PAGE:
• For words such as "practice" and "practise", the basic rule is that the noun form uses the "c" spelling while the verb uses the "s" spelling. Therefore, translations have been included for producing both.

    • For example, Australian briefs for "defense" with an "s" will use S in the brief itself, while Australian briefs for "defence" with a "c" will drop the S, eg, "TKEFS": "defense", "TKE/TPEPB": "defence".
    • As another example, drop the S or use KRE to spell licence with a "c", eg: "HR-PB": "licence", "HR-PBS": "license",
  • Use "AE" in strokes for Australian "ae" spellings such as "encyclopaedia":

    • The Australian spelling is used in words stroked with AE where it would normally use the long "e" sound stroke AOE
    • Briefs form the Australian spelling, eg, "KAOEUPL/RA": "chimaera",
    • Words starting with "ae" can be stroked with the prefix A such as "A/AOE/O*PB": "aeon",
    • The Australian spelling of "gynaecological" uses briefs and phonetic strokes beginning with TKPWAOEUPB => "gyne", while the US spelling uses strokes beginning with SKWREUPB => "jyn"

Notes on Design of and Changes in the Australian English with Extra Strokes Dictionary

  • A*ER/A*U strokes the "aero" prefix for the Australian spelling of aeroplane
  • *EG/A*U strokes the "eing" suffix for words such as "ageing"
  • *LG/A*U strokes the "ling" suffix for words such as "labelling"
  • *LD/A*U strokes the "led" suffix for words such as "labelled"
  • *EPLT/A*U strokes the "ement" suffix for words such as "judgement", "acknowledgement", "lodgement" and "abridgement"
  • O*UR/A*U strokes the "our" suffix for words such as "humour"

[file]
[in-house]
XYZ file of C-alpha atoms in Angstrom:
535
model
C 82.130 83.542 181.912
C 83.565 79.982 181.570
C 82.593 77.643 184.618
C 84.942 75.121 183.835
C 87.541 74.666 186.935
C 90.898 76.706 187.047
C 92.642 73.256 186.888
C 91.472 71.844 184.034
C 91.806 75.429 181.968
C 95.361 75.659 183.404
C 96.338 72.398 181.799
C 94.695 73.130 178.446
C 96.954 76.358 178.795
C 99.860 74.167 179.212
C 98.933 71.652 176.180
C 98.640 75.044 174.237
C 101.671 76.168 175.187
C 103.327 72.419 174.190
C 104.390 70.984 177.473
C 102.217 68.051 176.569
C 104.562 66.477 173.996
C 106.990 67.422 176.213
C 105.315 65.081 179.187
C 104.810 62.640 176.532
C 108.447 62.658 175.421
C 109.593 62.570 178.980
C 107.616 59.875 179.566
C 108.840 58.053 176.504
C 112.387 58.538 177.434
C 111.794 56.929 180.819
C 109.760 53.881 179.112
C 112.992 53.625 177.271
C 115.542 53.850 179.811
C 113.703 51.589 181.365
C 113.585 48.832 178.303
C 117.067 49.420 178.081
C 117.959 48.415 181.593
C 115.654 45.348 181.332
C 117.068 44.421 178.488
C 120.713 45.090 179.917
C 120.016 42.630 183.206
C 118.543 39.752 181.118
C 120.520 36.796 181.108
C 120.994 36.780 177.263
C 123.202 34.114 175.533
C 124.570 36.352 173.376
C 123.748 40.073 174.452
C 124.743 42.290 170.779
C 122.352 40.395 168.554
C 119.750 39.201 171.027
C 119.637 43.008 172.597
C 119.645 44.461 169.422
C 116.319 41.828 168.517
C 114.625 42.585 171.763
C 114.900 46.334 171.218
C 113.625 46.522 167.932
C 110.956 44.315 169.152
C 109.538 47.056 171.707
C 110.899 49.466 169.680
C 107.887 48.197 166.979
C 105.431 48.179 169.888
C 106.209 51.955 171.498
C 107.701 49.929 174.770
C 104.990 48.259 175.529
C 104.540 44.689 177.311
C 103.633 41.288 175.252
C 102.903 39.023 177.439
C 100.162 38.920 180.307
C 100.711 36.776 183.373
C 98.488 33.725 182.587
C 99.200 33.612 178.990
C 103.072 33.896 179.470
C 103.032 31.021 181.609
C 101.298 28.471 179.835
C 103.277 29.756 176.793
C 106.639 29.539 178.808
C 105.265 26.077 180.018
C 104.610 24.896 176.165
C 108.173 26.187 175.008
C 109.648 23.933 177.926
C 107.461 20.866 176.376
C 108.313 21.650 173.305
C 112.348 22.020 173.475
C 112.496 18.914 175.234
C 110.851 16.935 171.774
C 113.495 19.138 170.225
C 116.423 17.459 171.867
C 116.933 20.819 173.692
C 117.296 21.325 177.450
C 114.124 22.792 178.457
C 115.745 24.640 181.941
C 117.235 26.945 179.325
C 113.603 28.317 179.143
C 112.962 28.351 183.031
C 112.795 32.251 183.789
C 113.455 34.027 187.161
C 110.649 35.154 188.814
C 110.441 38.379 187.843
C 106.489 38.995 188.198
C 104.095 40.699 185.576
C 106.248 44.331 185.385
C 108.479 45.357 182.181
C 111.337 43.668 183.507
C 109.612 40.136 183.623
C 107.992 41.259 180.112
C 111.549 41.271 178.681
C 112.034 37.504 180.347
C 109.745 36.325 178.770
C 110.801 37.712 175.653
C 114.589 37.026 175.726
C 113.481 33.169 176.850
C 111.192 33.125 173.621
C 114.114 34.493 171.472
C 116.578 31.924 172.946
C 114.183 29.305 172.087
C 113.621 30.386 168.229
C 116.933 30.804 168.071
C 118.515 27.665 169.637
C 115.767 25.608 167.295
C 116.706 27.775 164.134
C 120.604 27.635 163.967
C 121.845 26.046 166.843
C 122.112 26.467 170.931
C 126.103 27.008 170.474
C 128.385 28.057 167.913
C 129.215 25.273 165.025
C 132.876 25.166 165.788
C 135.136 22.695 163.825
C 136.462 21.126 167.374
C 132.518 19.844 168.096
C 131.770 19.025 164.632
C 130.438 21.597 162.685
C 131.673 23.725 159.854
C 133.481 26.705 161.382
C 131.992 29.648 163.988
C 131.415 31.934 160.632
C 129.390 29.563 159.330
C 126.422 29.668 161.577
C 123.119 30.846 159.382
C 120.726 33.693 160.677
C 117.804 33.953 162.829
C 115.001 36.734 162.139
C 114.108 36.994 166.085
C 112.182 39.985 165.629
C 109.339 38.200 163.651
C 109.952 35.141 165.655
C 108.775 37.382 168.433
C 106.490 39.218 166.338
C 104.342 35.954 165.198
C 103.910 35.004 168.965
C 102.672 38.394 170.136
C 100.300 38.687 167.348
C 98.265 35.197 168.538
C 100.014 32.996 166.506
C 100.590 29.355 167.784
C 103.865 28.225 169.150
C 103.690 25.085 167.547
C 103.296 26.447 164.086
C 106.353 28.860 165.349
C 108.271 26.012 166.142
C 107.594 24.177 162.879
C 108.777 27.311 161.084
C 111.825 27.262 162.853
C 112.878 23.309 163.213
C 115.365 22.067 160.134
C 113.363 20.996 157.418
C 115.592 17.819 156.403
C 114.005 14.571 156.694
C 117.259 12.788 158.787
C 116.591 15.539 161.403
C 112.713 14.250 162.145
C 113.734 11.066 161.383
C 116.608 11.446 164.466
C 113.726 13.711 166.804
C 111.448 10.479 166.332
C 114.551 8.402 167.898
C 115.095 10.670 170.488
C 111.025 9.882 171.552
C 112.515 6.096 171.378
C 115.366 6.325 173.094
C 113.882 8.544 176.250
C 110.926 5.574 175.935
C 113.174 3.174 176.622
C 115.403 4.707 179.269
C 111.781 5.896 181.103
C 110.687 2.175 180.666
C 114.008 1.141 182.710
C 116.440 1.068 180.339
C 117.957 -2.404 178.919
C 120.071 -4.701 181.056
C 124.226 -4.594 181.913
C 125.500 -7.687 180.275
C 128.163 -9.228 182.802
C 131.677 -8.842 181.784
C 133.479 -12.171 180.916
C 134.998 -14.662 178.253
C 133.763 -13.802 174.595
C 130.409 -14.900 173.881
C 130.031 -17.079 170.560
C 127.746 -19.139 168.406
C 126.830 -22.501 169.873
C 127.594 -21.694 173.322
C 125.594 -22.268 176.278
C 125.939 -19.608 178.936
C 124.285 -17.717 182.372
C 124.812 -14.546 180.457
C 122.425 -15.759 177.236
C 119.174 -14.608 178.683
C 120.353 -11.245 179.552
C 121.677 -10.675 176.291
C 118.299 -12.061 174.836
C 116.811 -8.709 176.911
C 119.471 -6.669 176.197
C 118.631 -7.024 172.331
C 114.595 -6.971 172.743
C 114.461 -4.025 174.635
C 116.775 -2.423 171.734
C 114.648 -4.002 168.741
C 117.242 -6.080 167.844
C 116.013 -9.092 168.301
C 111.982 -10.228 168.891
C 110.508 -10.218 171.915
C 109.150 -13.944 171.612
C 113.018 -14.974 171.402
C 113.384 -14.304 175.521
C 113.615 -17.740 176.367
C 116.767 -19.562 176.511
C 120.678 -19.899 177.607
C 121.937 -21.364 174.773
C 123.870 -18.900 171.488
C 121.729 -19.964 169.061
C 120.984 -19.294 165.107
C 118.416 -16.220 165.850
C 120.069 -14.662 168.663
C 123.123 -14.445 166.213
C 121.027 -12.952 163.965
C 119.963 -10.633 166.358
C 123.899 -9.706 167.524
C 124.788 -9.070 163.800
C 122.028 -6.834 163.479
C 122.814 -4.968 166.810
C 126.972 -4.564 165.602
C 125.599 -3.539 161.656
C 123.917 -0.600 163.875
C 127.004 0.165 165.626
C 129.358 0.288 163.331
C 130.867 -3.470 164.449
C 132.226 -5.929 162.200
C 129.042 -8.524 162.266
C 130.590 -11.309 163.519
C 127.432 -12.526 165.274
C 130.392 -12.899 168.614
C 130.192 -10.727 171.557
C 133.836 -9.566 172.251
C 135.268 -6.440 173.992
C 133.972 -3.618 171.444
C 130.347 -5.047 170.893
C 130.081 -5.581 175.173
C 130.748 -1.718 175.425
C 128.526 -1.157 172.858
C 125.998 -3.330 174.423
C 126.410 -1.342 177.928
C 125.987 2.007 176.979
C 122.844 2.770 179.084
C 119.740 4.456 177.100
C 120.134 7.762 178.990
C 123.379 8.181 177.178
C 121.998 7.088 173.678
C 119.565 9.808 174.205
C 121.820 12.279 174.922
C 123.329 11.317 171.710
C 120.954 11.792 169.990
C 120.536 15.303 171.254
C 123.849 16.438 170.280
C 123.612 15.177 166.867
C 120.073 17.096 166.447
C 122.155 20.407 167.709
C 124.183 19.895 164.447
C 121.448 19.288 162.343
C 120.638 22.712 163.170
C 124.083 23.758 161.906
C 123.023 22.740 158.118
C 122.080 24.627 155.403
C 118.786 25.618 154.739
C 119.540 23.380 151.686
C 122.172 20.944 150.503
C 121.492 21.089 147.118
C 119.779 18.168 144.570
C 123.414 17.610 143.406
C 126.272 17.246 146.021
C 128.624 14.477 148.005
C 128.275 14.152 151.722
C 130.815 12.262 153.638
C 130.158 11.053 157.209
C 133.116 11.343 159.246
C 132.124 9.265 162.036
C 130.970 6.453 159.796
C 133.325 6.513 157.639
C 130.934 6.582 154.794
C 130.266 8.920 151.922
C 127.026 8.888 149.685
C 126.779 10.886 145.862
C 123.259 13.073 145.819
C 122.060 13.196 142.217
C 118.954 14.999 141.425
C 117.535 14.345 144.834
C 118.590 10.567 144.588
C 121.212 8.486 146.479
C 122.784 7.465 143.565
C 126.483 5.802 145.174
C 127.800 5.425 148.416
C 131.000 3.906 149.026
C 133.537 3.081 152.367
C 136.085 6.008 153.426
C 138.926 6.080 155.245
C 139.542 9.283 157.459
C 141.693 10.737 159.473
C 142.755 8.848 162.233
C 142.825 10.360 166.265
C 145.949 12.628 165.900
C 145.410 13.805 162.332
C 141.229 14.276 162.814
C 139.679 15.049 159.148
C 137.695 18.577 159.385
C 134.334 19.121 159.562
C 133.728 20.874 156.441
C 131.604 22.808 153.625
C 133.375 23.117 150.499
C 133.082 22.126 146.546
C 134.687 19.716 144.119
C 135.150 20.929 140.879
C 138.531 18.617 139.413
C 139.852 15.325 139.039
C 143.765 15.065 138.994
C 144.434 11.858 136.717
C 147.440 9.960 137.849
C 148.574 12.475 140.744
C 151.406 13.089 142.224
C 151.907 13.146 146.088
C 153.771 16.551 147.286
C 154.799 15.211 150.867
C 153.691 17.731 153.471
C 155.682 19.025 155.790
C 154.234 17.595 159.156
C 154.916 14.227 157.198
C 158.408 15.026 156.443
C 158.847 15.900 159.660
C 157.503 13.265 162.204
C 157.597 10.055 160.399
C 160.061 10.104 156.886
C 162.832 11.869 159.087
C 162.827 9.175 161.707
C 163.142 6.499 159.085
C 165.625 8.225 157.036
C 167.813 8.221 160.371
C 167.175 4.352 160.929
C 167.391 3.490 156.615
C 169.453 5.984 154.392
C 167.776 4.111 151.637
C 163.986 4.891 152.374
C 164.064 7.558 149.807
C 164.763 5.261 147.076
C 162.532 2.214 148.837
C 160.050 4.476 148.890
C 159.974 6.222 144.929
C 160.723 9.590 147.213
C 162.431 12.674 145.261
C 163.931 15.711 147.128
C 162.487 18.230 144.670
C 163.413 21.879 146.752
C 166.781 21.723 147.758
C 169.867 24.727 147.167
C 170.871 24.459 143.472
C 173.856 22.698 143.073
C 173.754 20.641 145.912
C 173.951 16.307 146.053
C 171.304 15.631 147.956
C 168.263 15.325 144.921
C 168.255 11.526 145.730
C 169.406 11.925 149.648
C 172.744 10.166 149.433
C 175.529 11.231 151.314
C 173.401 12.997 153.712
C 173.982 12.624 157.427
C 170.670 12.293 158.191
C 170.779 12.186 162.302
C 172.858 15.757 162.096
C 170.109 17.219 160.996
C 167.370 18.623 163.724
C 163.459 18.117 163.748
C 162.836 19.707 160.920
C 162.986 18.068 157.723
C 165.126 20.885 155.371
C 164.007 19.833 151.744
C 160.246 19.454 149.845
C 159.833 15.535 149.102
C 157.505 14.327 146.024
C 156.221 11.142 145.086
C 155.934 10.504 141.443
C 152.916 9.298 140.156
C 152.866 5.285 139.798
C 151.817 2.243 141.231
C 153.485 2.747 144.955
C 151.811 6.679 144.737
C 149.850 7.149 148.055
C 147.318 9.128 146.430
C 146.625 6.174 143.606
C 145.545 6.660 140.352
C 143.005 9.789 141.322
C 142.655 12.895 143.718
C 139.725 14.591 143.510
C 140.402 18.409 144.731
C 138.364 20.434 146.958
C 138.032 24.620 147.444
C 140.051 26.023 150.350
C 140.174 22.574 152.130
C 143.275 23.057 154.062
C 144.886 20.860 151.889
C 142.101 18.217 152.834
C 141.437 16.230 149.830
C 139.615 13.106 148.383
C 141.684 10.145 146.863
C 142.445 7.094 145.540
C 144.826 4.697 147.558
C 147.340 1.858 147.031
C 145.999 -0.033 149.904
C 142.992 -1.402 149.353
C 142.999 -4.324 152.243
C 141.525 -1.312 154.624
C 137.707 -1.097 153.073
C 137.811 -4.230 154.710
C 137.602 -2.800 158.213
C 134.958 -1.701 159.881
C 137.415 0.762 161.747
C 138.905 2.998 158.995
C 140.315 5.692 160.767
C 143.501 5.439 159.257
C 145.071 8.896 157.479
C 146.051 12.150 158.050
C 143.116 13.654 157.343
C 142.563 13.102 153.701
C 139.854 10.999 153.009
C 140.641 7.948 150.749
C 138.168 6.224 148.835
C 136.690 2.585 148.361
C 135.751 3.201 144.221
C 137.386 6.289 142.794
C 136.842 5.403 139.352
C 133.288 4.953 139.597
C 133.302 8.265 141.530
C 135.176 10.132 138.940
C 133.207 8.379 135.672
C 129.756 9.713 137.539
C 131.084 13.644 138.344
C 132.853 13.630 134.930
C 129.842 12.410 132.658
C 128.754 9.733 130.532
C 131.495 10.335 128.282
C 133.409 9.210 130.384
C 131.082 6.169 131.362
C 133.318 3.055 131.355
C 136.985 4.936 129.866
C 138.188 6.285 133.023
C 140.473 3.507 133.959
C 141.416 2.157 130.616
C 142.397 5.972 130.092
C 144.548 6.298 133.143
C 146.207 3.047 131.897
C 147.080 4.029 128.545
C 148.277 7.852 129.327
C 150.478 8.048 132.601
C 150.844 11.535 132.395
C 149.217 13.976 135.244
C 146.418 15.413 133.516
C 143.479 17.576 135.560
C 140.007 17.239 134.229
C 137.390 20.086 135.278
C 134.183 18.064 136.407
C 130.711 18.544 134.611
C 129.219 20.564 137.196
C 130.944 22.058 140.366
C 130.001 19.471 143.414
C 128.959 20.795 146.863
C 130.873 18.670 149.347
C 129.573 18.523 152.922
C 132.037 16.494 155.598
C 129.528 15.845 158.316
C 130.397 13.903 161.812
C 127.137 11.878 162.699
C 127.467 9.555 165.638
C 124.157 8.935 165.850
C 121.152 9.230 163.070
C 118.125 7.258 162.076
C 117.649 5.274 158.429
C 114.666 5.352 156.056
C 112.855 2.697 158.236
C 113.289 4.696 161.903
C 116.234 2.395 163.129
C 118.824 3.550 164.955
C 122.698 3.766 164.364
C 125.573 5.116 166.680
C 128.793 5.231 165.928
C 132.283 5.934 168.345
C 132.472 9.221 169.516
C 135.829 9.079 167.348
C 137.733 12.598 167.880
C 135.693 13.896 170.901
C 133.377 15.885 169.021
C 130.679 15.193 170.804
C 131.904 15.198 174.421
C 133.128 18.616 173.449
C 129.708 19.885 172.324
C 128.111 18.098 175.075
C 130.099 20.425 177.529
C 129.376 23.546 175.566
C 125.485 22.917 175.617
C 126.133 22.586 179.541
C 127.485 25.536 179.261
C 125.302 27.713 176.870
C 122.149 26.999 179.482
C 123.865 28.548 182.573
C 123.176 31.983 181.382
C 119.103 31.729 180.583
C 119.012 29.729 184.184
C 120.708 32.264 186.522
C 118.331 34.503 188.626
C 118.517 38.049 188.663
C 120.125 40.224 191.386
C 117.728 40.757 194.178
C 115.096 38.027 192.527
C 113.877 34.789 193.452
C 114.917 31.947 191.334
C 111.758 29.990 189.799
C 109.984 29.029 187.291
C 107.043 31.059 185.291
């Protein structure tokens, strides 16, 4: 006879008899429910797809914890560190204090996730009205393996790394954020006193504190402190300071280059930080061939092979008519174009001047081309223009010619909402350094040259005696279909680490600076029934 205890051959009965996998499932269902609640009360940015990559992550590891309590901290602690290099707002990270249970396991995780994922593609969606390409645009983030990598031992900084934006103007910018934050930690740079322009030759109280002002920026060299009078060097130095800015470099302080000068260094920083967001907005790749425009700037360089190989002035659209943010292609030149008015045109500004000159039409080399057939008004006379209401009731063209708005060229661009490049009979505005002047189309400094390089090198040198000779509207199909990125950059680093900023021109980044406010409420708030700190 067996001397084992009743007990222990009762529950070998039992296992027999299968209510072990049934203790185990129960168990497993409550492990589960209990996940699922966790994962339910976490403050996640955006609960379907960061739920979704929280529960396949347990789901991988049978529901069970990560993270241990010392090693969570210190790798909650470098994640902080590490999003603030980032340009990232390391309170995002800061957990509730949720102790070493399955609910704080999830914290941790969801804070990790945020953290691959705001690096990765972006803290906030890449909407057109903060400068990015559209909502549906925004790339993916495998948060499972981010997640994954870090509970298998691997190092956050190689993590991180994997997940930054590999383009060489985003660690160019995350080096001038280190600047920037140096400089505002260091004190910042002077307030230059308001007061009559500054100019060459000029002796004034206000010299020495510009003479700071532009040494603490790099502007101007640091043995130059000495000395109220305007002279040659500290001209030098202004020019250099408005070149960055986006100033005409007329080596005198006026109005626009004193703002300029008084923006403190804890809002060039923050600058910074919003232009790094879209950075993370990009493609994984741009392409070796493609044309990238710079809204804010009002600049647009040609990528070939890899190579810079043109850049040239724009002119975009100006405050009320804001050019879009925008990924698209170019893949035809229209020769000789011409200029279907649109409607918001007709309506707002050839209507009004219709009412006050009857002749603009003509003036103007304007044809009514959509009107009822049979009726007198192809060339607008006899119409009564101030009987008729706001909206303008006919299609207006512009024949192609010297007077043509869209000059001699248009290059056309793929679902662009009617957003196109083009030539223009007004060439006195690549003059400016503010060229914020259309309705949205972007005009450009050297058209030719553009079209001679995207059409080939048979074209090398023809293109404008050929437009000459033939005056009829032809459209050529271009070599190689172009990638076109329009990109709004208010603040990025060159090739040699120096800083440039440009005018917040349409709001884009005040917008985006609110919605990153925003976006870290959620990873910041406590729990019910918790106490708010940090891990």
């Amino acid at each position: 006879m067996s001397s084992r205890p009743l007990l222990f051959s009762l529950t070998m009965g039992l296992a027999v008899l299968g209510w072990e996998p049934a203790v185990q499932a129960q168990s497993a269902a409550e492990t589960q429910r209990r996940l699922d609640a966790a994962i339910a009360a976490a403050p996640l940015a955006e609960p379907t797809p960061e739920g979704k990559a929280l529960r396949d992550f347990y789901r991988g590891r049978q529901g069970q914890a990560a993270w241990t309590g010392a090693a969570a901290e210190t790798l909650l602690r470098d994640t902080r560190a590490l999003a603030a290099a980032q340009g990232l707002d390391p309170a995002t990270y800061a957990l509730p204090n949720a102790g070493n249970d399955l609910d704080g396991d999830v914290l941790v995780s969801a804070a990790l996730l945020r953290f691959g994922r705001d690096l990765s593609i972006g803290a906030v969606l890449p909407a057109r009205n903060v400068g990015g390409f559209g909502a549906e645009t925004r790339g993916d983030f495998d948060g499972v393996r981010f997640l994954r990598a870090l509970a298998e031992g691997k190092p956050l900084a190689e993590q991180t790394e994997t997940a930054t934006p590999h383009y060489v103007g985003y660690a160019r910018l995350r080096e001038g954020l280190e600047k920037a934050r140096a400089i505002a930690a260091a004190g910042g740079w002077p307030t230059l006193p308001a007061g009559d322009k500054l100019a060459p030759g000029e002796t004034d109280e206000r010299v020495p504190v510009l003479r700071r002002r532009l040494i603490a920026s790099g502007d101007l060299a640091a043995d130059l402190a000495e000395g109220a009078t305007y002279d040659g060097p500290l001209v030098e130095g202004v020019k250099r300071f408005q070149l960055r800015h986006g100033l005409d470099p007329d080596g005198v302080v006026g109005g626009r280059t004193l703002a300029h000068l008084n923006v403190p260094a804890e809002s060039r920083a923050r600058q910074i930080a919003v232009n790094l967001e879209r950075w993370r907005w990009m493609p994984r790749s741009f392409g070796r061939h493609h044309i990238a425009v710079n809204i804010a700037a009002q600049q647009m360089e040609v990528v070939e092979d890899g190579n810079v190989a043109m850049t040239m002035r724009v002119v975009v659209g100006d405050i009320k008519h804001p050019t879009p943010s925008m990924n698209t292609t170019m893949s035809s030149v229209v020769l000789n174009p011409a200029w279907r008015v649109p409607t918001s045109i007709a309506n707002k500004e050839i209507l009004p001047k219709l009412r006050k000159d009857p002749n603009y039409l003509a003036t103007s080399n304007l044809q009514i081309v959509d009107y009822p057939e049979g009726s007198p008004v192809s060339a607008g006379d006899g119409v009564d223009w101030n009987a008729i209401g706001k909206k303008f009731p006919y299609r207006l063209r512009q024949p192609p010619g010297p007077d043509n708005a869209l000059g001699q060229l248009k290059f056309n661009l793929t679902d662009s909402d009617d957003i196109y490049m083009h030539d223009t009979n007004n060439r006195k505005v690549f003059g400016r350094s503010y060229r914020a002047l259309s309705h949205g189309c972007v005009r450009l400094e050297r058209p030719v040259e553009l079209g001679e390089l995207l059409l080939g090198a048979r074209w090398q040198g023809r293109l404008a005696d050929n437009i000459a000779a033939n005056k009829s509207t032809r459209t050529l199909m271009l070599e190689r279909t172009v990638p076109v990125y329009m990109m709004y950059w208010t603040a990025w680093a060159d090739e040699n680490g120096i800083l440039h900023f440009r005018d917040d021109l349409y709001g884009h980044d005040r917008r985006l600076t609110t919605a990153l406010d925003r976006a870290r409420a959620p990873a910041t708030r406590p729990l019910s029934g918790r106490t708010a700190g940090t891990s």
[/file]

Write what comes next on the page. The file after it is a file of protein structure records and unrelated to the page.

• KWRO*R/A*U strokes the "iour" suffix for words such as "behaviour"
  • Add "U" to O*R/A*U or TPHOR/A*U strokes for "nour" endings in words such as "honour" e.g. "HOPB/TPHOUR/A*U": "honour",
  • Add "U" to O*R/A*U or TKOR/A*U strokes for "dour" endings in words such as "candour" e.g. "KAPBD/O*UR/A*U": "candour",
  • Add "U" to O*R/A*U or KHROR/A*U strokes for "our" endings in words such as "colour" e.g. "KHROUR/A*U": "colour",

Australian vocabulary

New briefs have also been added for Australian diminuitives, flora, fauna, slang and more. For example:

  • "STRA*EU": "Australia",
  • "STRA*EU/KWRA": "straya",
  • "PWOE/TKPWAPB": "bogan",
  • "RE/PHOFL/EUFT": "removalist",
  • "STRAO*UT": "strewth",
  • "HROL/HREU": "lolly",
  • "TKPWAE/TKAEU": "g'day",
  • "RAO": "roo",
  • "PHABG/KAS": "Maccas",

Changed Briefs

The brief for "programme" is overridden by "pram", requiring a new brief for "program":

+"PRAPL": "pram",
+"PRO/TKPWRAPL": "program",

The *EG brief for "e.g." is overridden by the "eing" suffix for the Australian spelling of "ageing", requiring a new brief for "e.g.":

+"AOE/SKWRAO*E": "e.g.",

Vim Dictionary

Copy the vim.json file into your dictionary folder and add it to your Plover config to use the following briefs. Note, most strokes use STPR to indicate vim (SR => V):

  • "SREUPL": Phonetic brief for "vim".

  • "SR*EUPL": Restore brief for "victim" using additional star.

  • Punctuation with suppressed spaces to run vim commands (see also: unspaced punctuation dictionary):

    • "P-P": Unspaced period for vim's "last edit" command.
    • "T*EULD": Unspaced tilde for capitalisation. That is, ~. This brief follows format for tilde TEULD with additional star.